Reading: Designing for the Digital Age

I was clapping my hands as I read the first few paragraphs of Kim Goodwin’s chapter of Designing in the Digital Age and was thinking ‘more people need to read this!’ Especially my friends who don’t belong in the field of design – their mentality of ‘design’  is usually cheapened!

Like most readings that start with definitions of a word, the writer did the same and I was intrigued at how the writer defined some terms. As the writer puts it eloquently, she mentions how design is actually a craft because it’s neither science nor art. In my own definition, a craft is a skill that takes time to master. And we as designers, are crafters – where our goal is to actually solve problems.

Aka designers are actually problem-solvers. 

This comes in well with the next point the author talks about, where a design should serve human needs and goals. Exactly! To solve the problem of our dedicated audience. It all goes back too the human – the users!

In my resumes or cover letters, I will usually add a point about passionate to create ‘human-centric design’. The word will not just be design but human-centric design. As the job you’re applying states ‘user experience’ or ‘human-computer interaction’, the ‘human’ or the ‘user’ is exactly the one we are reaching out/catering to.

Goal-directed design

Moving on to methods, the writer talks about goal-directed design. Here, personas are mentioned. Although I am unfamiliar with the term goal-directed design, I do hear about the use of personas as part of a design process. Personas help designers to imagine the different types of users of a product or service which encourages them to think even wider on how it could be received.

This method indeed works well and been proven that it works well and achieves qualitative results. Hence in design, yes there is no right or wrong but we follow a set of best practices. 

Note: The writer then moves on to talk about best practices. I guess we were on the same page!

Double note: The origin of personas mentioned by the author developed at Cooper, was where she worked at. The Alan Cooper she mentioned, was actually none other than her boss. LOL


More Personas

I realised the writer mentioned about personas once again in the following part. Well, if something is mentioned repeatedly, it sure is something of importance. Very oddly, being in interactive media and in a design school, I have not implemented this method of personas in my work here. Perhaps it’s the type of work that we produce or modules taken. I’ve only ever started using personas during my UX internship.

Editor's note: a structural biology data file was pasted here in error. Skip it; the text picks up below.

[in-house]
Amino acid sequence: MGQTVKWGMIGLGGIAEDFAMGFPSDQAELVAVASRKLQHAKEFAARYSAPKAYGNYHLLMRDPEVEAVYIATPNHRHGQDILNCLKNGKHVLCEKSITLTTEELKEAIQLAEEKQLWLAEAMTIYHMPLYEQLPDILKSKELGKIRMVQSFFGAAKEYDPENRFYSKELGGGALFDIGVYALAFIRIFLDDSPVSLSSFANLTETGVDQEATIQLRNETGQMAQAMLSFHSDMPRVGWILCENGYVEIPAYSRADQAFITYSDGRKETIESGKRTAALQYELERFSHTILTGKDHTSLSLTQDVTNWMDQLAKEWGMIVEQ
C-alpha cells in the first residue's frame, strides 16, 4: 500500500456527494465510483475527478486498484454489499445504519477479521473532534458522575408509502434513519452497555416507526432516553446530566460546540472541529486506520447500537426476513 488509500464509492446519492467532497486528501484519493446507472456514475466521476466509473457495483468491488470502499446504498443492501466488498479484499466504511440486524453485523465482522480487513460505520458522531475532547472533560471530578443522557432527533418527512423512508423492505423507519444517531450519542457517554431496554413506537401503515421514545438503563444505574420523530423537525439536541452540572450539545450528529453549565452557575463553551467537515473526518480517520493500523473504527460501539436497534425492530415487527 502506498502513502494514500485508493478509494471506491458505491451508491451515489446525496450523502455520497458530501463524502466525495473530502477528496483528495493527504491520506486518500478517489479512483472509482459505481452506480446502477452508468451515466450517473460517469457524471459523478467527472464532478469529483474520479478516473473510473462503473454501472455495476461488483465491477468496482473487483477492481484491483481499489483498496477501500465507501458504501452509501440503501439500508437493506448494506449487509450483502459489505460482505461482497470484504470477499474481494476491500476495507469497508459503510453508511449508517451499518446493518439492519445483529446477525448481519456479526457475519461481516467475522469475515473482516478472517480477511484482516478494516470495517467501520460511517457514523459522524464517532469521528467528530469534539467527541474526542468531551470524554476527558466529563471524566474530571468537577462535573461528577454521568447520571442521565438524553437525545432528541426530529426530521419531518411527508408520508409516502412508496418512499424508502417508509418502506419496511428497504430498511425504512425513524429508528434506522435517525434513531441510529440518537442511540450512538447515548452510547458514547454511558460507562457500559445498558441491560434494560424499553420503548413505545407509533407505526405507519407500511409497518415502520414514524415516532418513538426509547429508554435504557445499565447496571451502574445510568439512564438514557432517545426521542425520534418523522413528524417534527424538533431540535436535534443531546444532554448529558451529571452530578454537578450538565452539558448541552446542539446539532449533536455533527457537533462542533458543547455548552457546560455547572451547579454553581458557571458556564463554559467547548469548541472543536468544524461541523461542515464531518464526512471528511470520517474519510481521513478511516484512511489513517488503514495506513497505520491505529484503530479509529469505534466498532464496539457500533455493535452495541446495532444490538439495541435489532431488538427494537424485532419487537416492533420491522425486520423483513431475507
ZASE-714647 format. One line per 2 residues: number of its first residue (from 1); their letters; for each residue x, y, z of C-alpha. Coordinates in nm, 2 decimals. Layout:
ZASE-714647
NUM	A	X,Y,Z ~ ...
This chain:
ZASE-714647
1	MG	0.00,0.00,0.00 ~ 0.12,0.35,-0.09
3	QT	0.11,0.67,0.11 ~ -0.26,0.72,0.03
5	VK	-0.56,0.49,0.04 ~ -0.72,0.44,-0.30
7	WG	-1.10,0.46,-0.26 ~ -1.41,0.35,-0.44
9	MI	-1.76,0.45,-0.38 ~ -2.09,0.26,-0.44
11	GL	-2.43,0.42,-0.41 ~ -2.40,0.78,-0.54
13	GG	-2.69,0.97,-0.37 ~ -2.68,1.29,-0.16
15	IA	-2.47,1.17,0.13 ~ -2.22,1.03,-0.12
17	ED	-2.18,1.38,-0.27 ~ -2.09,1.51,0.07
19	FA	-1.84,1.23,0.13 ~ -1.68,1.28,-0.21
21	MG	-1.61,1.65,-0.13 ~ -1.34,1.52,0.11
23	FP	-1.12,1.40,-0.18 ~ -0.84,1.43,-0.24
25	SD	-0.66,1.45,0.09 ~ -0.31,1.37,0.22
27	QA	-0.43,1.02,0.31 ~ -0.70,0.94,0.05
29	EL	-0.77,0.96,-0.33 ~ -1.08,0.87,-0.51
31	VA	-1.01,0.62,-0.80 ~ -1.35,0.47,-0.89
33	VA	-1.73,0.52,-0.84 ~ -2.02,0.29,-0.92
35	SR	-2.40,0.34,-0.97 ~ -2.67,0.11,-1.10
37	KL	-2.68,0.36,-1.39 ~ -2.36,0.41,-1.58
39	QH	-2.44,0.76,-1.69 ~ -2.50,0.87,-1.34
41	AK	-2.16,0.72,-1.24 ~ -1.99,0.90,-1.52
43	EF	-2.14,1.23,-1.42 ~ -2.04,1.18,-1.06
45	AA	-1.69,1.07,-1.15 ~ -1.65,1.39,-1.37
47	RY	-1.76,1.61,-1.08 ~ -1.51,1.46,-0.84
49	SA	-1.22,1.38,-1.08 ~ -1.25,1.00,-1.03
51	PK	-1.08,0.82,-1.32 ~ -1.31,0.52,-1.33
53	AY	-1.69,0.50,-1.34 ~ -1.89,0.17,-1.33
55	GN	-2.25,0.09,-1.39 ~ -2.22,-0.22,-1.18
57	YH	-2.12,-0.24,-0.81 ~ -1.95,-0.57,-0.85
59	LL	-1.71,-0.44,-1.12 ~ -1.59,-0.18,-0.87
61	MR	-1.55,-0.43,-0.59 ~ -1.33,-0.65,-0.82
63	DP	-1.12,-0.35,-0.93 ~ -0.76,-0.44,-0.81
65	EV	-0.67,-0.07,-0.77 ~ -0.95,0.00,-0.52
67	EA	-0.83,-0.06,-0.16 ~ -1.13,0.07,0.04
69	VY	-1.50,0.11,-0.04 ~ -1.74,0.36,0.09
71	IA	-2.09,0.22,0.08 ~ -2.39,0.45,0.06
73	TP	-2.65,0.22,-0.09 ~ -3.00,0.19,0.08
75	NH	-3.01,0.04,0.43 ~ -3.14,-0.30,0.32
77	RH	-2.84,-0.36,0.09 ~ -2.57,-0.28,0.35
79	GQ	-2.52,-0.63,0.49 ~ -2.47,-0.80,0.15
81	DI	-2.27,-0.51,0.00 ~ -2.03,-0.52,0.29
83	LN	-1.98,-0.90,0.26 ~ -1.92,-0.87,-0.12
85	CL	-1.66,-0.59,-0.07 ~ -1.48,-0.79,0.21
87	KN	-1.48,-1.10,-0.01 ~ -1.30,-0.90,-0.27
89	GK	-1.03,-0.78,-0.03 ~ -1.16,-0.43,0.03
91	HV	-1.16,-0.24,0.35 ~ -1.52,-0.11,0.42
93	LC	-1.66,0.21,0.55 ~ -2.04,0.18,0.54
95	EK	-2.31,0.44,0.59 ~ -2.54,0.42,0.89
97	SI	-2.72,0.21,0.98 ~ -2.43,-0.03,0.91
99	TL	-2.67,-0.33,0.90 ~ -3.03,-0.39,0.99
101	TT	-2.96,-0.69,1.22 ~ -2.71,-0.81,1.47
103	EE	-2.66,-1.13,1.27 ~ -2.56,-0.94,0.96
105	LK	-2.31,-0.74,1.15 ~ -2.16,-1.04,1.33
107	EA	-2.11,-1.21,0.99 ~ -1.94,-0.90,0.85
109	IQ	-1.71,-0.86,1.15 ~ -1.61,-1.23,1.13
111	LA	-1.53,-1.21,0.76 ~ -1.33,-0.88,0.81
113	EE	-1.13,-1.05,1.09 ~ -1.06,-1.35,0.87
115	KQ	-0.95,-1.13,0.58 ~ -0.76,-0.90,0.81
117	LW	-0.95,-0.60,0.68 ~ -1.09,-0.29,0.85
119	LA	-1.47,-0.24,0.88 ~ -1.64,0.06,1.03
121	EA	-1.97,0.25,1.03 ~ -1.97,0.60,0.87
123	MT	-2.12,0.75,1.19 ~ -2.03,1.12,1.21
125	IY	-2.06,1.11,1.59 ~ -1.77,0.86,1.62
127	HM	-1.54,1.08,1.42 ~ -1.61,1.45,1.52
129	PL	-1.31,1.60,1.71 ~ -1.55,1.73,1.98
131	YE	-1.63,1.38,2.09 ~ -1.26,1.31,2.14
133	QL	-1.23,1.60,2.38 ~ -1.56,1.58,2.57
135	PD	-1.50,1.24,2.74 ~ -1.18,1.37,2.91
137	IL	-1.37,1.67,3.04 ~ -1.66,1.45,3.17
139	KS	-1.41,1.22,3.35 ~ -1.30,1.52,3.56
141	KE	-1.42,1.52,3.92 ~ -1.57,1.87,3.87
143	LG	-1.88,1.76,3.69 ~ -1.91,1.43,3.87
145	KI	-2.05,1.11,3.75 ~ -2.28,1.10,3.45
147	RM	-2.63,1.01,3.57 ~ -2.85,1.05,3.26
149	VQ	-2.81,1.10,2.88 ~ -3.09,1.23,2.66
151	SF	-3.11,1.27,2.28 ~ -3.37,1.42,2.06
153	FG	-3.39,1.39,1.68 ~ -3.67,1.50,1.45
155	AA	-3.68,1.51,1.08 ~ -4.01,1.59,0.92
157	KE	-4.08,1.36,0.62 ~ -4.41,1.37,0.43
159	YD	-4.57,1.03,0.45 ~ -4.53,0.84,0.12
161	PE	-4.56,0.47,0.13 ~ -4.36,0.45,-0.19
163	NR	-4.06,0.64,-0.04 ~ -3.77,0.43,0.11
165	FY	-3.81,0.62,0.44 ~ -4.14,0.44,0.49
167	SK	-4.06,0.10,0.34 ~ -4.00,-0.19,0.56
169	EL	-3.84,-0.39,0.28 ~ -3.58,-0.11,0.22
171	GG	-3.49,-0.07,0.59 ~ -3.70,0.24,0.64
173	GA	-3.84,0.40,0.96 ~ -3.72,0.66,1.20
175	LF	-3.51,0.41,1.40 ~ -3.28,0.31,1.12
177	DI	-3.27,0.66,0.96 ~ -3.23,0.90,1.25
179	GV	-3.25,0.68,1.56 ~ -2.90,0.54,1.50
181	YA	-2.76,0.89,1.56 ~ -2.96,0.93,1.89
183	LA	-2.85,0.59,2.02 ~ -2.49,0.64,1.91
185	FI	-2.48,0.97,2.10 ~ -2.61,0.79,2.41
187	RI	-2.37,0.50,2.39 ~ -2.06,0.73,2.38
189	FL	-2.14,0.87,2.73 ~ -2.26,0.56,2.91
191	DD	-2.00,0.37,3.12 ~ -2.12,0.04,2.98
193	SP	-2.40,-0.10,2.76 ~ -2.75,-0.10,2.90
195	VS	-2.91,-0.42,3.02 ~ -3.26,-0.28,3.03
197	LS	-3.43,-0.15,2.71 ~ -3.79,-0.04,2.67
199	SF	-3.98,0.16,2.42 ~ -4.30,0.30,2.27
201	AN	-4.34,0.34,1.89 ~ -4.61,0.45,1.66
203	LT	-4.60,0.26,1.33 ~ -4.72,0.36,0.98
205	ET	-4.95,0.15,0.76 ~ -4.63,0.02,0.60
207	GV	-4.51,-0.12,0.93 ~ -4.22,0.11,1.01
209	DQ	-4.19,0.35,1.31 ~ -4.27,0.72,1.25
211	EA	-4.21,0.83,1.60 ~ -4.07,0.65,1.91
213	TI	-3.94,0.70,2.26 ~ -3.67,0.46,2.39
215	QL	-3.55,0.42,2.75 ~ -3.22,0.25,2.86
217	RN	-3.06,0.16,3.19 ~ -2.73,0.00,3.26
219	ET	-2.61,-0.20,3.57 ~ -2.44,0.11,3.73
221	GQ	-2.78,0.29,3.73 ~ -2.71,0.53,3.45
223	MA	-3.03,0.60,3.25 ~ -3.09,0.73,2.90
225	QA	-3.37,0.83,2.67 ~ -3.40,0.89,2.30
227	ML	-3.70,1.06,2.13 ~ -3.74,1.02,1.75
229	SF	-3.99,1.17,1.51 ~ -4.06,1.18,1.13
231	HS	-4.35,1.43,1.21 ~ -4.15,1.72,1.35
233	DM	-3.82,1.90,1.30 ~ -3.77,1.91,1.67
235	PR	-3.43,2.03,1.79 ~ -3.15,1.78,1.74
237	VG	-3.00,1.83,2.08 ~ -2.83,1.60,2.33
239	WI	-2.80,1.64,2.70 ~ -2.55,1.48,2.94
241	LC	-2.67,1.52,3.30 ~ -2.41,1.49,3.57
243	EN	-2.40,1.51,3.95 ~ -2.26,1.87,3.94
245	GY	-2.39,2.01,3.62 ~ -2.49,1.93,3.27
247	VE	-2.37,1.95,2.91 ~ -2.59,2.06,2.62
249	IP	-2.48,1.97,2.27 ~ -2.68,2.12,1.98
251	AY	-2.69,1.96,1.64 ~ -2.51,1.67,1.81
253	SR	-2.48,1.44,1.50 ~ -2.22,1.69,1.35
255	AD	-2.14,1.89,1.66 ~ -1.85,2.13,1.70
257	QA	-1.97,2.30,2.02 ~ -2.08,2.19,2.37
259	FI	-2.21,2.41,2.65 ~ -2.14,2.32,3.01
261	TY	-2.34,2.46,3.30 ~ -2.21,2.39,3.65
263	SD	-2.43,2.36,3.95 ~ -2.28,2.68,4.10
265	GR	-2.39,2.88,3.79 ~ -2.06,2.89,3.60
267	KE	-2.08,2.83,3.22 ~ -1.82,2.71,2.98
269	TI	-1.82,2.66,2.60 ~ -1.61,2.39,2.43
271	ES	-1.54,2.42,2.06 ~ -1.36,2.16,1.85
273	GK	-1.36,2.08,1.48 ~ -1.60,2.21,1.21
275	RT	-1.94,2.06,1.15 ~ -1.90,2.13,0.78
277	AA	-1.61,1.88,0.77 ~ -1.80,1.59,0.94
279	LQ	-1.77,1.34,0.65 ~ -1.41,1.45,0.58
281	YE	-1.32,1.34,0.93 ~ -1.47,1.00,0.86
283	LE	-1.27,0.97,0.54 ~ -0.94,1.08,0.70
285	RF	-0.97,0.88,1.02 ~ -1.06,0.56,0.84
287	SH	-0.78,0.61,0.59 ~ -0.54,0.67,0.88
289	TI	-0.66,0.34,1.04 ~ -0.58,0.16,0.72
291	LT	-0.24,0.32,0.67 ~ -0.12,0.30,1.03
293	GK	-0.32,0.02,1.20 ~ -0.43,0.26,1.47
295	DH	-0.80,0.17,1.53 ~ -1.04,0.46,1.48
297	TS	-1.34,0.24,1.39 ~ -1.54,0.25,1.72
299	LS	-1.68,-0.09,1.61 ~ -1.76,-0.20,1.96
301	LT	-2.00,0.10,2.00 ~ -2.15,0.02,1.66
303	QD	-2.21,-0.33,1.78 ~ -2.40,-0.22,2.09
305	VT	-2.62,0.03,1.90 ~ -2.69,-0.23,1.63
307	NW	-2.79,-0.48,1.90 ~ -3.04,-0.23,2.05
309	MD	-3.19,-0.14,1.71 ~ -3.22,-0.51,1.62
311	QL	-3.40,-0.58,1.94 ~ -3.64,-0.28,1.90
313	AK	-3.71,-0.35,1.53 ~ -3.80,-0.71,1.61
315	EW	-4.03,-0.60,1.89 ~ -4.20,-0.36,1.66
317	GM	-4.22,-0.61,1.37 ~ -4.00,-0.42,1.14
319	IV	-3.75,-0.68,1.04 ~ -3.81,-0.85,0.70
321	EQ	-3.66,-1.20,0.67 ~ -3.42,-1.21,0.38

Initially, I was quite confused about this whole idea of ‘persona thing’. It was the very first time I was putting it into practice. I was called into a meeting with the digital products team to review a product in its high-fidelity mock up state. Print outs of personas were stuck all over the wall and sticky notes and markers became our weapon.

“Val, don’t hold back. Be as critical as possible. Doesn’t matter if you hurt (co-worker’s name)’s feeling” said my boss in a serious tone but with a smile.

As a first-timer I was quite afraid to be blatant about my thoughts. Also, when I first read the scenarios and persona profiles, it actually came off as hilarious as these user archetypes felt very stereotypical. But in actual fact, I found by being really critical of how each group uses your product or service, the things taken into consideration might improve your overall product or service.

Closing thoughts: Design does not stand alone

All in all, I certainly think that design cannot exist just on its own. There are a lot f interrelated factors to make it a successful product. Design should be placed in the central part of the conceiving and development of a product. and from there, we can take different directions. If it’s not ideal, we can always go back to the centrepoint of the design.


Perhaps some questions would be, what about feedback? Which part is it of the design process? How much feedback to take in? How much is enough? Giving the author a benefit of doubt, these questions could have been addressed in another chapter. But essentially, I feel that taking in feedback and asking questions is an important part of the design process.

From experience, I received emails from the innovation lab team where they would send email invites for anyone on-site to come over for a brown bag session and gather feedback. Again, with markers and sticky notes.

Another food for thought would be, how do we actually forge healthy relationships with the other counterparts? Like the engineers or developers. They are important in the development of a tangible product. But, where could we start from building relationships with them?

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Val Lay


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